My name is Jian Zhu (or Jerry, for easy pronunciation). I am currently a postdoctoral research fellow at Lieber Institute for Brain Development, Johns Hopkins Medical Campus, studying the effects of childhood environment (rural vs. urban) and its interaction with relevant genes on working memory network related to schizophrenia.

(Date: Spring, 2017)
My doctoral dissertation focused on how bupropion affects a task-related depressive EEG pattern in smokers, as part of a parent R01 study funded by National Institute on Drug Abuse. Study findings suggest that the employed EEG measure is a sensitive and effective predictor of the beneficial effects of bupropion. The discovery could help advance personalized and efficacious treatments for depressive disorders and smoking abstinence. This work has been published on Experimental and Clinical Psychopharmacology.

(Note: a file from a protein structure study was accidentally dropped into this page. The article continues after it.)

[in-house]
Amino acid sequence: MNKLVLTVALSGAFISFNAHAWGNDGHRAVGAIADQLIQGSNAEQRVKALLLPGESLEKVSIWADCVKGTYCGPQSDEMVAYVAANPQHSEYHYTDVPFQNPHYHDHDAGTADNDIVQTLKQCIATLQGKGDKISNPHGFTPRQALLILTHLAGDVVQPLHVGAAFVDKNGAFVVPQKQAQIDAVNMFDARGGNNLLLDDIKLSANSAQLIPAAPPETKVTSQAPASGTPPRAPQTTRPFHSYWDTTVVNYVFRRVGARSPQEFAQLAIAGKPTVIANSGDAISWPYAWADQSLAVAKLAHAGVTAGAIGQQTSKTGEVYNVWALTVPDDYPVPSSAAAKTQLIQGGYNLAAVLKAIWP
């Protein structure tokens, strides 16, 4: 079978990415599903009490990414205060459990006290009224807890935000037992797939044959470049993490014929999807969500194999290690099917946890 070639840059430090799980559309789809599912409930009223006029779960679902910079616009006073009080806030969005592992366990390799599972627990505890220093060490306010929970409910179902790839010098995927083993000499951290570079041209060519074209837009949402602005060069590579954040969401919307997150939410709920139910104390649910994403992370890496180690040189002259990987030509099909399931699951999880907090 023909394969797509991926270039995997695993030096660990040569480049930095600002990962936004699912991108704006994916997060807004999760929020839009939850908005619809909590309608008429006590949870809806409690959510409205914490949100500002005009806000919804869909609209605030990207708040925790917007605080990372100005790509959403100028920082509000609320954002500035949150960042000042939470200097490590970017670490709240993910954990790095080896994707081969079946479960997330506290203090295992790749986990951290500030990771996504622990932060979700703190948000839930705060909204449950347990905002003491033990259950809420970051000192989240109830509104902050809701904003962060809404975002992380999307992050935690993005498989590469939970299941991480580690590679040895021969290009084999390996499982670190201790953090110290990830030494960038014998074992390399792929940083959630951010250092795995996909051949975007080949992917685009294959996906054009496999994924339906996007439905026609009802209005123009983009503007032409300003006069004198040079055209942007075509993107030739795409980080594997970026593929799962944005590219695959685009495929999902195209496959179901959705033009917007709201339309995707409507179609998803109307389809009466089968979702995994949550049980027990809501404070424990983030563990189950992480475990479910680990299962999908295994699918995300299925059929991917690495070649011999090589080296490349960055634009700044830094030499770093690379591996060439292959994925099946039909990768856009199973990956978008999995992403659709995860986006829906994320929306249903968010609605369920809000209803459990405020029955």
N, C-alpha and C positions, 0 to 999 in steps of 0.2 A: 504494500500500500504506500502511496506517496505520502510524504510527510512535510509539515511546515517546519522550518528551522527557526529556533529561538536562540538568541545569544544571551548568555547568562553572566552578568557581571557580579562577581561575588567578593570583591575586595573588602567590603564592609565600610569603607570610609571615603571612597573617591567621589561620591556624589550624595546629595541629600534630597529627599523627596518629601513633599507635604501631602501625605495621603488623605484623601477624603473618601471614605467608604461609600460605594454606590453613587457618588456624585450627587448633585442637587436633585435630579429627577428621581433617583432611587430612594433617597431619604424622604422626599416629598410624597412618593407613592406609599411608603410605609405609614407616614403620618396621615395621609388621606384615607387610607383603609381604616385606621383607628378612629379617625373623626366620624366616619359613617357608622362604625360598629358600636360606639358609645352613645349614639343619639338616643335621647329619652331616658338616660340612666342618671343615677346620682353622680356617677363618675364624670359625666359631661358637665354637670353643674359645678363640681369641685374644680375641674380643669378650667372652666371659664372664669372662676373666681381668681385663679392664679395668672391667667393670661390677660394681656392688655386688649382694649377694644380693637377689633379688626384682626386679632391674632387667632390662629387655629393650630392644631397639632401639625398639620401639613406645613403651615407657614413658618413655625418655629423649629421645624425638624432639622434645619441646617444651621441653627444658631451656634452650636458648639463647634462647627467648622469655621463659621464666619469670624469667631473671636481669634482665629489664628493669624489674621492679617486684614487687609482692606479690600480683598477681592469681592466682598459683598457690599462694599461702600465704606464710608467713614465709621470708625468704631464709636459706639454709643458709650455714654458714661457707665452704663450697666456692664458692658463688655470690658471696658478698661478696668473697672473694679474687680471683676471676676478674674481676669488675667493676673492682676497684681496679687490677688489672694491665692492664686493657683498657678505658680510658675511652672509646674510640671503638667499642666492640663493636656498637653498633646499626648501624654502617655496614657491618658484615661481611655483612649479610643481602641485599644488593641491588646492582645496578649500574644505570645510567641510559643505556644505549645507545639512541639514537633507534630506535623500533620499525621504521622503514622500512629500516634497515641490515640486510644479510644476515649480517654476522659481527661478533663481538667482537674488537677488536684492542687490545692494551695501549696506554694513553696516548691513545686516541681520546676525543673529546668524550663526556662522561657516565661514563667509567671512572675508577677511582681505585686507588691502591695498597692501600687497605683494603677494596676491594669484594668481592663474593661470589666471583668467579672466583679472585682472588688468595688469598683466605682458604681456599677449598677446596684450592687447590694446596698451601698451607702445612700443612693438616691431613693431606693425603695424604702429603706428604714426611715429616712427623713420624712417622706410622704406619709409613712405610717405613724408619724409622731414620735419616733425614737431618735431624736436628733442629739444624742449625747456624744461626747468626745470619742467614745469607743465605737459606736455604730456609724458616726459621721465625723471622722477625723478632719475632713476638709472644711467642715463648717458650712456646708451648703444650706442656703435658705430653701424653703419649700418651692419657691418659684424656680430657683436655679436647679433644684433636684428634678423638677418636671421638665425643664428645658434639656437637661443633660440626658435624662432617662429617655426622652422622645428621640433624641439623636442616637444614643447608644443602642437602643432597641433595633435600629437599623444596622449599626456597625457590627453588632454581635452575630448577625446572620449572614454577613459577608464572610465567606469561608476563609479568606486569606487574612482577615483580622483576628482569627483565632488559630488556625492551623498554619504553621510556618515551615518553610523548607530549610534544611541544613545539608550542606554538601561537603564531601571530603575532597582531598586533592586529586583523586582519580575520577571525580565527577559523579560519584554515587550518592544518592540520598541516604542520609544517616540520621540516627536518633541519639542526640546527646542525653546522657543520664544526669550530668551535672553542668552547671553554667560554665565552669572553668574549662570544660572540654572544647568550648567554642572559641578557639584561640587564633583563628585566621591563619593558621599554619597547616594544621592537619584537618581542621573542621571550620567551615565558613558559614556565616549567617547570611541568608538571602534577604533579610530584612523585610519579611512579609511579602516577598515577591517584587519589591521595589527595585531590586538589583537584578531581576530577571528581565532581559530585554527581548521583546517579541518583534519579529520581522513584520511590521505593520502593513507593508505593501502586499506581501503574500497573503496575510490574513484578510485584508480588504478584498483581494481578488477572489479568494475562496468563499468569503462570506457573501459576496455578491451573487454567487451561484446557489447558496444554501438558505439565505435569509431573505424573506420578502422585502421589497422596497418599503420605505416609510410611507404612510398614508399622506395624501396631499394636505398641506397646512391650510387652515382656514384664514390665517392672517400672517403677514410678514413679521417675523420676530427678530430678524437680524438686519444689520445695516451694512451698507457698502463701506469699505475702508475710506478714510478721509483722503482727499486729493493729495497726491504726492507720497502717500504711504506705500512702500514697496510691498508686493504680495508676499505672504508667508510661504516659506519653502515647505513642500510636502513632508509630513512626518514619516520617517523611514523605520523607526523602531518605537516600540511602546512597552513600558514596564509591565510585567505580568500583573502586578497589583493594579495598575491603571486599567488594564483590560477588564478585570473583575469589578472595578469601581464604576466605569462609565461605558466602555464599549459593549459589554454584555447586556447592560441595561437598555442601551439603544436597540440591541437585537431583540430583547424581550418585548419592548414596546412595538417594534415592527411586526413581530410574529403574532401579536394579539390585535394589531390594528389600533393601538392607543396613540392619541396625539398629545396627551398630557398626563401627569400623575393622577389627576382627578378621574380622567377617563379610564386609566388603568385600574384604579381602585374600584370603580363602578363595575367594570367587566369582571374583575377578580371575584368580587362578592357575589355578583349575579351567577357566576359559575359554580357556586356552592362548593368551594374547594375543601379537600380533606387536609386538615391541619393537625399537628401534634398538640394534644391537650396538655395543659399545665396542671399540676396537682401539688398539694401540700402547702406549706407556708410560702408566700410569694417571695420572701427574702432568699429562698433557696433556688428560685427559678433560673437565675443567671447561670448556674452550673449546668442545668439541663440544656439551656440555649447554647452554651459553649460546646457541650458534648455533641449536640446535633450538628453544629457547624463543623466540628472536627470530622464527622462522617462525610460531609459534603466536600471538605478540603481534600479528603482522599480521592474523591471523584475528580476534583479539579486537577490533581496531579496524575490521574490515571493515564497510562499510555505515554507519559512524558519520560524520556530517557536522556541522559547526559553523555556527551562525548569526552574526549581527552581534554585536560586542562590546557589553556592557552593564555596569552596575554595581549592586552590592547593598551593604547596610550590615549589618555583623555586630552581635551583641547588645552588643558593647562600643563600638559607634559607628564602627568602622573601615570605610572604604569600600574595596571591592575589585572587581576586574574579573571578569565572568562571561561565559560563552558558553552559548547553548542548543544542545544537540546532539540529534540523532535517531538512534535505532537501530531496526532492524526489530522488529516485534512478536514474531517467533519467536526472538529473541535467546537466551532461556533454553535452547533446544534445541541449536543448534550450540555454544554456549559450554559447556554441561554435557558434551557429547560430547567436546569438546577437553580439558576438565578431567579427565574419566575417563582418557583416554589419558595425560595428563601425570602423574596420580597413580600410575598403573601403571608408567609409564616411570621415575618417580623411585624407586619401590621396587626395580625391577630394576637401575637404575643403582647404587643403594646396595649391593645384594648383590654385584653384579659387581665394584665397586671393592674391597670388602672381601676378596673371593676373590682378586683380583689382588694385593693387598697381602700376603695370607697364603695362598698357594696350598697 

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Broadly speaking, I am interested in the study of cognitive (e.g., memory, habit, attention), emotional (reappraisal), psychophysiological (fMRI & EEG), genetic (single nucleotide polymorphisms, RNA sequencing) and environmental (stress, social support, outdoor activities) measures/biomarkers in the detection, progression and intervention of psychiatric disorders.

In terms of statistical and computational curiosity, I am interested in the application of deep/machine learning and complex network theory to behavioral and neuroimaging data analysis (canonical correlation, multi-voxel pattern analysis, network analysis).